We raved over Zipp’s 404 Firecrest carbon clincher wheel in testing last month and now its shallower-rimmed brother, the 303, gets the same Firecrest treatment.
The original 303 proved to be a great all-rounder, notching up wins in the Tour de France and on the brutal terrain of Paris-Roubaix and the Tour of Flanders. Its wider rim profile led to the development of the Firecrest platform which, unlike Zipp’s usual, bulging toroidal-shaped rims, maintains a more constant width to the spoke bed. We felt this development improved the handling of the 404s in crosswinds and made them more assured when cornering.
As with the 404, Zipp reckon this model maintains all the characteristics that made the original 303 so popular but with the improved aerodynamics of the Firecrest shape. Airflow is improved not only at the front end of the wheel, but also with the turbulent air at the back, they say. They’ve also moved the centre of pressure of the wheel (where the wind pushes on it) back, which is said to give the 45mm depth/28.5mm width rims the crosswind stability of a box-section rim. Other familiar Zipp details are present, including external spoke nipples for better serviceability and rim dimples for improved aerodynamics.
Zipp 303 firecrest carbon clincher: zipp 303 firecrest carbon clincher John Whitney/BikeRadar
The wheelset tipped our scales, without skewers, at 1,520g (680g front/840g rear) compared to a claimed 1,498g. It comes in a choice of all-black (as shown here) or grey (with silver spokes, grey hubs and white decals). UK prices are £1,050 for the front and £1,250 for the rear, while US wheelset cost is $2,700.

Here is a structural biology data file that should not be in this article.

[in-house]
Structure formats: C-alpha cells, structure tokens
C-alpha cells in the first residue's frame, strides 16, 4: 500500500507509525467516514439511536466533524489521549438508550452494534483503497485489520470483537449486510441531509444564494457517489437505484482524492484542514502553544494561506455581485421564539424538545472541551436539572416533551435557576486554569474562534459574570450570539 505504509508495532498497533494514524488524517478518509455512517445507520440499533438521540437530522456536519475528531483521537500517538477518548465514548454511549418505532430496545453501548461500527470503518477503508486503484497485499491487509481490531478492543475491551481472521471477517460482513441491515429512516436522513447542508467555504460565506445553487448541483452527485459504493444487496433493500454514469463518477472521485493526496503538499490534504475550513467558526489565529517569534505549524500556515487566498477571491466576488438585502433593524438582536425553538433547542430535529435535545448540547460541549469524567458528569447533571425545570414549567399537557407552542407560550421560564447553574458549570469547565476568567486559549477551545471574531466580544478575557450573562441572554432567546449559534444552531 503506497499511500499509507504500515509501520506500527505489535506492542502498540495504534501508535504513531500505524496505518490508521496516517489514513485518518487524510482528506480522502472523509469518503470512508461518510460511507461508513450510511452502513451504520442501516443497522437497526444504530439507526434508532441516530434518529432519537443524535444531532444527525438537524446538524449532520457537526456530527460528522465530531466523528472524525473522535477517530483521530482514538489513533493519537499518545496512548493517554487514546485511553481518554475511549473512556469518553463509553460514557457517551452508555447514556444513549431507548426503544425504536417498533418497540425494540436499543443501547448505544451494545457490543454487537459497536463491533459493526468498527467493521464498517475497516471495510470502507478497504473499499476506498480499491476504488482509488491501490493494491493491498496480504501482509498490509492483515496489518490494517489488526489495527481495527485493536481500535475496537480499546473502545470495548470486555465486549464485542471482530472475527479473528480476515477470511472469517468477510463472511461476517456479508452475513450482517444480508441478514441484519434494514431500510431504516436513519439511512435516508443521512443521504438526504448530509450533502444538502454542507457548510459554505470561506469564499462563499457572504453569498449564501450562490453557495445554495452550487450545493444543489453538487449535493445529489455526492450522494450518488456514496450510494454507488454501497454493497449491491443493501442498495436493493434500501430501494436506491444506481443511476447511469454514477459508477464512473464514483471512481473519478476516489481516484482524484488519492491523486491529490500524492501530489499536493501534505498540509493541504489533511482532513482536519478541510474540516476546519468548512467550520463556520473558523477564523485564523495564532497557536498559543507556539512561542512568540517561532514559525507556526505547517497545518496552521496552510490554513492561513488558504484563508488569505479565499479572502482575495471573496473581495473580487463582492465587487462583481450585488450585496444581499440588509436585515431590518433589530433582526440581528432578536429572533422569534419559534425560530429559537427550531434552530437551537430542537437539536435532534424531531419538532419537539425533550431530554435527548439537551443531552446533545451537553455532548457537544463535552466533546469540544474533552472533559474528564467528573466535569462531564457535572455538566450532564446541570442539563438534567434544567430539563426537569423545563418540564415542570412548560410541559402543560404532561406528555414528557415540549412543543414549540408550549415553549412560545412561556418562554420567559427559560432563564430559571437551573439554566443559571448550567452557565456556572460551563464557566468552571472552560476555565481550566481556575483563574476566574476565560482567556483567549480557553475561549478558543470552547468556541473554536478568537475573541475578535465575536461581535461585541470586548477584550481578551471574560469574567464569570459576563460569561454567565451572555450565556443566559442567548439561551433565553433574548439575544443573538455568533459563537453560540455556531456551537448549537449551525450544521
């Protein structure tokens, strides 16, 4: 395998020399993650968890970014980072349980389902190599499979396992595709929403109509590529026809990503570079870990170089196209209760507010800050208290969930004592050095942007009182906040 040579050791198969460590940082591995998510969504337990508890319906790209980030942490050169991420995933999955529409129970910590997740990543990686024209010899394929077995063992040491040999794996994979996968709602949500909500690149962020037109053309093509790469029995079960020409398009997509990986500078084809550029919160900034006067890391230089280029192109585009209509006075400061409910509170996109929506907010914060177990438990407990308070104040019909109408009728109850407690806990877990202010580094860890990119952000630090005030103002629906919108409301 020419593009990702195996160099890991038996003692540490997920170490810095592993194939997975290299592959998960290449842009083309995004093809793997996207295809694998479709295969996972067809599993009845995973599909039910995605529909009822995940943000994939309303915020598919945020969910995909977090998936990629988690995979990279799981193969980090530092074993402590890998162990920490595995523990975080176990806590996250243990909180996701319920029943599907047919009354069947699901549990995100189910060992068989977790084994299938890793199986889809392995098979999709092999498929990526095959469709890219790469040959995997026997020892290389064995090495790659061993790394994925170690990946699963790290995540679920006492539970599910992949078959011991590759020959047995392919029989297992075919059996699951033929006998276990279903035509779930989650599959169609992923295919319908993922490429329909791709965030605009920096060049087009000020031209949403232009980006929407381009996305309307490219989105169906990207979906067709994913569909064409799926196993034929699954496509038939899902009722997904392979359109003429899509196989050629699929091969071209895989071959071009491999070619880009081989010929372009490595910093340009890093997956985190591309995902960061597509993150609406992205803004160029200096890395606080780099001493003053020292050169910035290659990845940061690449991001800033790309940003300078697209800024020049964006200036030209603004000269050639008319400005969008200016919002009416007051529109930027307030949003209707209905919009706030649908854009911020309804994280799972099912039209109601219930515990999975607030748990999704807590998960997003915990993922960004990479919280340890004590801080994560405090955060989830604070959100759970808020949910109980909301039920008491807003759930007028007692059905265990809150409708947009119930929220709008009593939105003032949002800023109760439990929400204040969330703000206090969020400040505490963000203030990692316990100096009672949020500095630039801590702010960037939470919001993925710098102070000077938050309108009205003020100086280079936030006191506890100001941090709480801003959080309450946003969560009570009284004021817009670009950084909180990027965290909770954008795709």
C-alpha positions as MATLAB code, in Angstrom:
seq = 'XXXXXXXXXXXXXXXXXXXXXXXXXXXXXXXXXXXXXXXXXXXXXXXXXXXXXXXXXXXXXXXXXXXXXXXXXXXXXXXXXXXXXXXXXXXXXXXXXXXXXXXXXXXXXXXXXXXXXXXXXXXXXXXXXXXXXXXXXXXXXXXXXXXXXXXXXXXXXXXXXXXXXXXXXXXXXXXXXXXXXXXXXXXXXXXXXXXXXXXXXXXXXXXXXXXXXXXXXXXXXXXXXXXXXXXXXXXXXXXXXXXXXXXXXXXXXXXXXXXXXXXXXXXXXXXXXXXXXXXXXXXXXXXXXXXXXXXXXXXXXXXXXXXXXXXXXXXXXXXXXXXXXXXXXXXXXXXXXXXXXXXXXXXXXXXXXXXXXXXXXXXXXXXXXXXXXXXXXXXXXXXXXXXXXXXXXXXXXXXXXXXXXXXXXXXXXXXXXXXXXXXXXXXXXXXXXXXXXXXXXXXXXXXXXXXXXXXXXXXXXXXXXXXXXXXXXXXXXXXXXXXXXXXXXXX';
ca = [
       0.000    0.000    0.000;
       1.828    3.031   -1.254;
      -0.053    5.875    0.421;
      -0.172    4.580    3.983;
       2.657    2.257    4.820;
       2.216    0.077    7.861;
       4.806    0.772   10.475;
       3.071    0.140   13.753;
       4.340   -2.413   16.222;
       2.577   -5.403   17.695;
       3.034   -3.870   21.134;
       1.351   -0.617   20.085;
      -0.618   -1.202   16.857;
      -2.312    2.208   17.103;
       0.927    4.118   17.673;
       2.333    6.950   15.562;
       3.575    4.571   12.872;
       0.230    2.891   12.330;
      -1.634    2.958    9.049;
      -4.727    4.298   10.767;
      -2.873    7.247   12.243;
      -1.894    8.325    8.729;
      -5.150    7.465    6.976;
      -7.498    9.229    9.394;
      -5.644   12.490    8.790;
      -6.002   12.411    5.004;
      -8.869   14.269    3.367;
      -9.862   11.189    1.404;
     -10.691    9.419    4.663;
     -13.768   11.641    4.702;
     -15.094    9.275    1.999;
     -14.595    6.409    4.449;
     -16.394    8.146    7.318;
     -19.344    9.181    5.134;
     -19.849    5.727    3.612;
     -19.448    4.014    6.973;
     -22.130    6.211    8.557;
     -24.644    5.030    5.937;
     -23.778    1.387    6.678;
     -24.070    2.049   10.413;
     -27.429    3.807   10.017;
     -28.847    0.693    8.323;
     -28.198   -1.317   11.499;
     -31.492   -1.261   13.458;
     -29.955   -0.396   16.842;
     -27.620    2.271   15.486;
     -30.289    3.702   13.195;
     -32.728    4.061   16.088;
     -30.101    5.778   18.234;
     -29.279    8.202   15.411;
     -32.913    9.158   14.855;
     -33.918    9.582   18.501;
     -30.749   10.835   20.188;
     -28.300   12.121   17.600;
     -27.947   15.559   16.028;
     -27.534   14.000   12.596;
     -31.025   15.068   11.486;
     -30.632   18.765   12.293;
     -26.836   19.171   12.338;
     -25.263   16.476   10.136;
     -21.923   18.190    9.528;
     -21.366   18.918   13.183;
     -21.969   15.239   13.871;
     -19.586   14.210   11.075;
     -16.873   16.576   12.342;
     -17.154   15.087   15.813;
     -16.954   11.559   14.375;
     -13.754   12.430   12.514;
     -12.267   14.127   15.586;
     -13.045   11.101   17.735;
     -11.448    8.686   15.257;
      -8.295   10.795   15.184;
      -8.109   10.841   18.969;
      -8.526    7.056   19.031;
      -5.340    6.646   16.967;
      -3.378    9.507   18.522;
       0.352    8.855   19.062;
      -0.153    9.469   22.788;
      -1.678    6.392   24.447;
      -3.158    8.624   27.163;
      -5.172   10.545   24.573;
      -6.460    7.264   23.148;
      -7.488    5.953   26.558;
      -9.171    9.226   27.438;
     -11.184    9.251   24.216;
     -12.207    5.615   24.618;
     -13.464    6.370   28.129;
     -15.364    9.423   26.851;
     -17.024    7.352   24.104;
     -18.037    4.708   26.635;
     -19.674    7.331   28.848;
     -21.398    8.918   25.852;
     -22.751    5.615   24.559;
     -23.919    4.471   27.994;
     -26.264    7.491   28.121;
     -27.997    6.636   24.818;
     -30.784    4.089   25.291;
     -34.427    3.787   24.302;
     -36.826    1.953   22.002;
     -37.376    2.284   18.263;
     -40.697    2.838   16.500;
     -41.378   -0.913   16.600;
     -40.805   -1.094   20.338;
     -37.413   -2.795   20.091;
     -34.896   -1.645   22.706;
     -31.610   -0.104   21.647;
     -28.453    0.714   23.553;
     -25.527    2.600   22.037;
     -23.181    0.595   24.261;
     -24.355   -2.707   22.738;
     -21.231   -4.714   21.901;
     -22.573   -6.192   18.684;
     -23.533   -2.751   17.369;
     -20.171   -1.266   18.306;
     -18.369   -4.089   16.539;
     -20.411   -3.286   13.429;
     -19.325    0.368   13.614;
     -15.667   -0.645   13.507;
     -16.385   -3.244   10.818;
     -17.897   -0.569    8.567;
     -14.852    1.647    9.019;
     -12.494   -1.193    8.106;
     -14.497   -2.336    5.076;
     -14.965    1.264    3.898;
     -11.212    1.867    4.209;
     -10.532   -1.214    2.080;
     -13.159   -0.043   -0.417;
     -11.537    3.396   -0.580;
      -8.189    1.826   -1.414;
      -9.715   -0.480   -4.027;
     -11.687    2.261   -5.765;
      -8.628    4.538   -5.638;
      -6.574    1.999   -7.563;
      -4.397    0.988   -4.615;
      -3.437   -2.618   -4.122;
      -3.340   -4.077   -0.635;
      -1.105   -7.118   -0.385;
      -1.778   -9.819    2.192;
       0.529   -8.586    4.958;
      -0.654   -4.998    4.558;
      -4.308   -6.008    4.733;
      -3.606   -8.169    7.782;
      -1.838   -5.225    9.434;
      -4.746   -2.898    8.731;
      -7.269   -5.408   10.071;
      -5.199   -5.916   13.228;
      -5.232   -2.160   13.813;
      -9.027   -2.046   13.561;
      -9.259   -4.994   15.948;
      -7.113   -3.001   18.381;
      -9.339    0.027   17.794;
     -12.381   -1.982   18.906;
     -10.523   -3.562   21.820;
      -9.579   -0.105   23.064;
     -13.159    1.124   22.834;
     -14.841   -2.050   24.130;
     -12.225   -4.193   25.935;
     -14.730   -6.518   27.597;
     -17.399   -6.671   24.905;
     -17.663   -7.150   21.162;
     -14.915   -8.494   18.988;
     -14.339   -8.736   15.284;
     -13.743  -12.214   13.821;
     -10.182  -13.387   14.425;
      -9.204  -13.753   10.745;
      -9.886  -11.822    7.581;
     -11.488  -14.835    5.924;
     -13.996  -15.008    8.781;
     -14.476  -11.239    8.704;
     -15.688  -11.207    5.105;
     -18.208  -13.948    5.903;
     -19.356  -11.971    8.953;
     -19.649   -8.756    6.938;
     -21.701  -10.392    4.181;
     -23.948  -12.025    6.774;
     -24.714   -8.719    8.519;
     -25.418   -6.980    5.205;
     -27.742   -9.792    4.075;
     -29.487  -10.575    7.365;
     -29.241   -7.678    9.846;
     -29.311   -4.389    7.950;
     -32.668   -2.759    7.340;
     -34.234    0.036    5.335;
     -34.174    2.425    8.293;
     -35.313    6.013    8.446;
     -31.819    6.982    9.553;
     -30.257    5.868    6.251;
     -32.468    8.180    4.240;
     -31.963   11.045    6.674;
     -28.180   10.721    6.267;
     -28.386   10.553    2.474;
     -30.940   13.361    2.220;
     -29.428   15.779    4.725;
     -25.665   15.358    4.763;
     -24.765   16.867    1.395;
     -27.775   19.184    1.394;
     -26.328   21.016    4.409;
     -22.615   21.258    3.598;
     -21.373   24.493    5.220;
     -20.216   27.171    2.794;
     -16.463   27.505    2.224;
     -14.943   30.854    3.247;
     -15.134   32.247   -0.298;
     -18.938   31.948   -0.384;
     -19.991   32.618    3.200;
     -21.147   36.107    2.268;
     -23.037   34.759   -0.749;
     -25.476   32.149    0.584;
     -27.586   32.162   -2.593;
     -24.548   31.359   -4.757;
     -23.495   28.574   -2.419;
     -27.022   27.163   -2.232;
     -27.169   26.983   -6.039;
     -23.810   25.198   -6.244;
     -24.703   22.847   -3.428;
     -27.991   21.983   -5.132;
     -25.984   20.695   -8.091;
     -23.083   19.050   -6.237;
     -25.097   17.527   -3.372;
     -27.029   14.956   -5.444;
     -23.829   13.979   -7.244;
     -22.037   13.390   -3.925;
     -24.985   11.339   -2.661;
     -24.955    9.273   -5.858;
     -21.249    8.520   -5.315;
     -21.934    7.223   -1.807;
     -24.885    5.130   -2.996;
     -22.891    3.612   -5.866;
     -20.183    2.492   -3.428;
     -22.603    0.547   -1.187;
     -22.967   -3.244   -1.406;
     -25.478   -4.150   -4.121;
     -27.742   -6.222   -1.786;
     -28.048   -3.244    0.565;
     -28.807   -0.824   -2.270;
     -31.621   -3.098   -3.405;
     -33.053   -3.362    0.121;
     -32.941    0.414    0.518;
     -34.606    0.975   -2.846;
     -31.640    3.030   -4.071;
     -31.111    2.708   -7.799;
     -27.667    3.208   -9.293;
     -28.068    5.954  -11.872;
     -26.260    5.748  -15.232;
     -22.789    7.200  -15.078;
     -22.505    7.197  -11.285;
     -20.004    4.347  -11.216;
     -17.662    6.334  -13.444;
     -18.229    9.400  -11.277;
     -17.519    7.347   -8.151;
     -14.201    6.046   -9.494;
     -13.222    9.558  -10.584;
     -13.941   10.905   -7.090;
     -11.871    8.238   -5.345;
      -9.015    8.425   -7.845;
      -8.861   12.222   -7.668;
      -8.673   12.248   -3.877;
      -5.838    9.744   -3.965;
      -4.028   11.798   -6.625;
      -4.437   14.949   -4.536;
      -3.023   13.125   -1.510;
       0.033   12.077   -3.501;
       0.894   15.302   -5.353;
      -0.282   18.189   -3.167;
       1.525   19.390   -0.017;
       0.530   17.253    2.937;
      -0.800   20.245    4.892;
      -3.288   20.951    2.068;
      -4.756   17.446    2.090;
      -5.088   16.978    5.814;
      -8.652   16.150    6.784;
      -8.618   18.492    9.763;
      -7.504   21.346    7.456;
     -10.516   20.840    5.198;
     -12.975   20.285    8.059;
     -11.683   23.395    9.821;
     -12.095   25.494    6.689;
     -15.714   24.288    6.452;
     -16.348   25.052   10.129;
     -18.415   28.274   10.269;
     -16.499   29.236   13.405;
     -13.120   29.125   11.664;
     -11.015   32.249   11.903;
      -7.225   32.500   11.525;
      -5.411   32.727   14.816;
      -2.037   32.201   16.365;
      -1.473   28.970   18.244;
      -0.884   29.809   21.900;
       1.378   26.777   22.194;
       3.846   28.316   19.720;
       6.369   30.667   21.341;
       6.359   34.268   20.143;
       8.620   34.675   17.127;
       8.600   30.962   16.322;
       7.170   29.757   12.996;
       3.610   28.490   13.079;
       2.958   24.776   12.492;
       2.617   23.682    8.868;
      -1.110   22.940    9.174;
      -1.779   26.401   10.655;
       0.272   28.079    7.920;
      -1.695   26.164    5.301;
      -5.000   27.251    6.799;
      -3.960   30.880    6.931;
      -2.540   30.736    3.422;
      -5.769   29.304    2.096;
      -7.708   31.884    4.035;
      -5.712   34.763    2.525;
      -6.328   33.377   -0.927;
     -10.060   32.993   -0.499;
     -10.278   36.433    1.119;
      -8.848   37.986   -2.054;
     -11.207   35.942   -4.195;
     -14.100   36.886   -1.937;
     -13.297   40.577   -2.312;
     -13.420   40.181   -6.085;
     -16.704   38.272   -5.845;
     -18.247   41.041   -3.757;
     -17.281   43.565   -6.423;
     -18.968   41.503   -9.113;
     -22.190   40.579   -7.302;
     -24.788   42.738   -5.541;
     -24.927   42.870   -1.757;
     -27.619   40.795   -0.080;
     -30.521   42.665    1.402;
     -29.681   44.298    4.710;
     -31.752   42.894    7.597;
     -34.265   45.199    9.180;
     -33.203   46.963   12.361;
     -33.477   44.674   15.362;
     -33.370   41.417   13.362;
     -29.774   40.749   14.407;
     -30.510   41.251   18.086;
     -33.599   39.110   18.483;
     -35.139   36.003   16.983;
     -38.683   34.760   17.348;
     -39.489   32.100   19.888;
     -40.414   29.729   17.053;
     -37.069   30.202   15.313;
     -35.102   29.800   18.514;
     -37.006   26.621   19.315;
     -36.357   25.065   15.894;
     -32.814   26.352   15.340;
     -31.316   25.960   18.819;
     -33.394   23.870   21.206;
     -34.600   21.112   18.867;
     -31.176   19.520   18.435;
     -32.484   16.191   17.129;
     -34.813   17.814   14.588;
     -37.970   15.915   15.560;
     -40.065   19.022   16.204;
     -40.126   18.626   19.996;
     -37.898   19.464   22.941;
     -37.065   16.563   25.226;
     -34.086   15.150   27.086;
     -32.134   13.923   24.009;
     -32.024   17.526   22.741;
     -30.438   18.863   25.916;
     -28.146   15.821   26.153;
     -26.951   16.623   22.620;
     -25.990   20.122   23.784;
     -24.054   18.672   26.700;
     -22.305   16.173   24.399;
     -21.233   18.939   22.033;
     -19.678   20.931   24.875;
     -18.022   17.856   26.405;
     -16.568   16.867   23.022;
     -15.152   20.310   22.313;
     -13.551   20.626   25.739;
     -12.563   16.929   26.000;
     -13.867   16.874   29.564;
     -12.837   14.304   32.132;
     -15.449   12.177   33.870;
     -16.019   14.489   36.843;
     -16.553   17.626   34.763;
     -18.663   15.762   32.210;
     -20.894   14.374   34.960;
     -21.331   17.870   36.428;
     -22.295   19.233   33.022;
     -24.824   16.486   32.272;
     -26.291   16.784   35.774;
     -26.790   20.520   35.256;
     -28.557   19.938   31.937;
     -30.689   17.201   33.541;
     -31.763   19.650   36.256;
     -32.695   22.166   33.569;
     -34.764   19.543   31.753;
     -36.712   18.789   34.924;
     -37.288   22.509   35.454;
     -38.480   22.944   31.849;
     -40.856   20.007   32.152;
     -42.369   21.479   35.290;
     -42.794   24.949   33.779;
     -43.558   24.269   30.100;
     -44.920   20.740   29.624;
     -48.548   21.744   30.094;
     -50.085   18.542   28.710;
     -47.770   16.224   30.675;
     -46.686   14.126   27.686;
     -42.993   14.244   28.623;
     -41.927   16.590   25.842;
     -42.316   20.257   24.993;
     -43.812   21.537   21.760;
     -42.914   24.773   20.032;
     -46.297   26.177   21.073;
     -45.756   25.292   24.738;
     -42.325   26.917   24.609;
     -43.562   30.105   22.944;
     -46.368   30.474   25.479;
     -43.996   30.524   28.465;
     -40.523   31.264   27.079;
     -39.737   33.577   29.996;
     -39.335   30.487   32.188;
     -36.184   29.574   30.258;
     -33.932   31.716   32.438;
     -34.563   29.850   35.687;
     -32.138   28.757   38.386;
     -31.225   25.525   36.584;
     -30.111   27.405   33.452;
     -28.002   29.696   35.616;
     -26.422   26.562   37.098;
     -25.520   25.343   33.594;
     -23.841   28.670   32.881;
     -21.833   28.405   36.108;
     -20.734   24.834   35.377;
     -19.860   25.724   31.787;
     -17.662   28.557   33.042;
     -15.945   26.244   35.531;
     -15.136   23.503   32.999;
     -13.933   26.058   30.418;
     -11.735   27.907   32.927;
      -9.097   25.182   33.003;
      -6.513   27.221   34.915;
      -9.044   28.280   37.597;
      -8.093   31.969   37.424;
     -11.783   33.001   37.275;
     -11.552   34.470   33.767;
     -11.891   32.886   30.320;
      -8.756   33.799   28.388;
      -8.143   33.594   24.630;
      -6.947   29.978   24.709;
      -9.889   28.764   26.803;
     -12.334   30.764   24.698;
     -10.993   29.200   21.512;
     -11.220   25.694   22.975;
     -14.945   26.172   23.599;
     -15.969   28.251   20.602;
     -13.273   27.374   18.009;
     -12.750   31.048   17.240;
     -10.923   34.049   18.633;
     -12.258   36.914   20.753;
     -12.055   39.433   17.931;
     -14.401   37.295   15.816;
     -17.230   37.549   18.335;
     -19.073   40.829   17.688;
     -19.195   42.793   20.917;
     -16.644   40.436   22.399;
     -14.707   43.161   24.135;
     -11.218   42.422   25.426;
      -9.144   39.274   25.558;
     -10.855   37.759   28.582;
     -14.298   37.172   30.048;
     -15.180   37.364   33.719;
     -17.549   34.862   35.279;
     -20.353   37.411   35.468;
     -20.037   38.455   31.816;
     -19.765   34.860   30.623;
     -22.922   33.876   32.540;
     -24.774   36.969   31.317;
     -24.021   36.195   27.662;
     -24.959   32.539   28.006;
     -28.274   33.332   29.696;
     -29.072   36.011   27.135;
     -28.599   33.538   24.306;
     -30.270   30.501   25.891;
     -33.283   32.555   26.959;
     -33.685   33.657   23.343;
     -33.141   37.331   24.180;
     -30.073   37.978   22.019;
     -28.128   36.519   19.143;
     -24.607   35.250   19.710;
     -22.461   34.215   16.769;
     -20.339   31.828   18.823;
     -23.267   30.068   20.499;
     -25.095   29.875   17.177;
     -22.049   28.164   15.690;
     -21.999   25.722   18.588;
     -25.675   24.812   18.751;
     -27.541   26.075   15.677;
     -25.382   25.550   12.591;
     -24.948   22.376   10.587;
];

Look out for a full review of the Zipp 303 carbon clincher in an upcoming issue of Cycling Plus.
A relatively new electronics brand, UK-based Veho are just five years old but have expanded their range to include speakers, headphones and digital cameras. What we’re really interested in are their Muvi digital camcorders, some of which are impossibly small. First up are their HD camcorders, which range from the 720p resolution Muvi HD7 to the 1,080p HD10, HD Pro and soon-to-be released HD GPS. Each camera has the same outer case – it’s just what’s inside that differs.
Shown here is the HD Pro (£249.95), which has a 1.5in colour LCD screen, records video at 30fps and has a 160-degree angled lens. It has capacity for a 32GB microSD card but comes with an 8GB card. Weighing just 82g, the battery is said to last for three hours of continuous recording. Key features include optional helmet and handlebar mounts, voice activation and a 3x digital zoom (when using 720p resolution).
Veho muvi hd camcorder: John Whitney/BikeRadar
If that isn’t small enough, Veho reckon their Muvi Mini Cams are the smallest in the world. Both the Pro and Atom models have a two megapixel lens with a resolution of 640×480 and can record at 30fps. The Pro (£69.95) version has a 4GB of memory, a battery life of up to 90 minutes and weighs just 50g. It connects to your computer via micro USB. Like the HD Pro, it has voice activation, so you can control recording hands-free, plus there are accessories for handlebar and helmet attachment.
Veho muvi pro: veho muvi pro John Whitney/BikeRadar
At just 37g, the Atom (£89.99) as the name suggests, is even smaller and lighter than the Pro. It has all the same features, but given its size makes a sacrifice in battery life (up to 45 minutes’ continuous recording). It also works as a camera, taking .jpg images at 1,280x960p. Like its bigger brother, optional mounts for handlebars and helmets are available.
Veho muvi atom: veho muvi atom John Whitney/BikeRadar
Starting out in Germany as a sunglasses brand in the 1960s, Uvex branched out into protective safety wear such as goggles and helmets. New for 2012 is the I-VO helmet, which looks ideally suited to the novice rider at just £39.99. It’s pretty light, too, at 225g (52-57cm) and comes in four colours (blue/red/white/silver).
Uvex i-vo helmet: uvex i-vo helmet John Whitney/BikeRadar
Also new for next year are the SGL202 sunglasses (£119.99). They feature Uvex’s own ‘variomatic’ technology, which adjusts lens darkness depending on the available light. The lenses are made from polycarbonate, which should ensure their durability. Frames come in white, red, silver and black.
Uvex sgl202 sunglasses: John Whitney/BikeRadar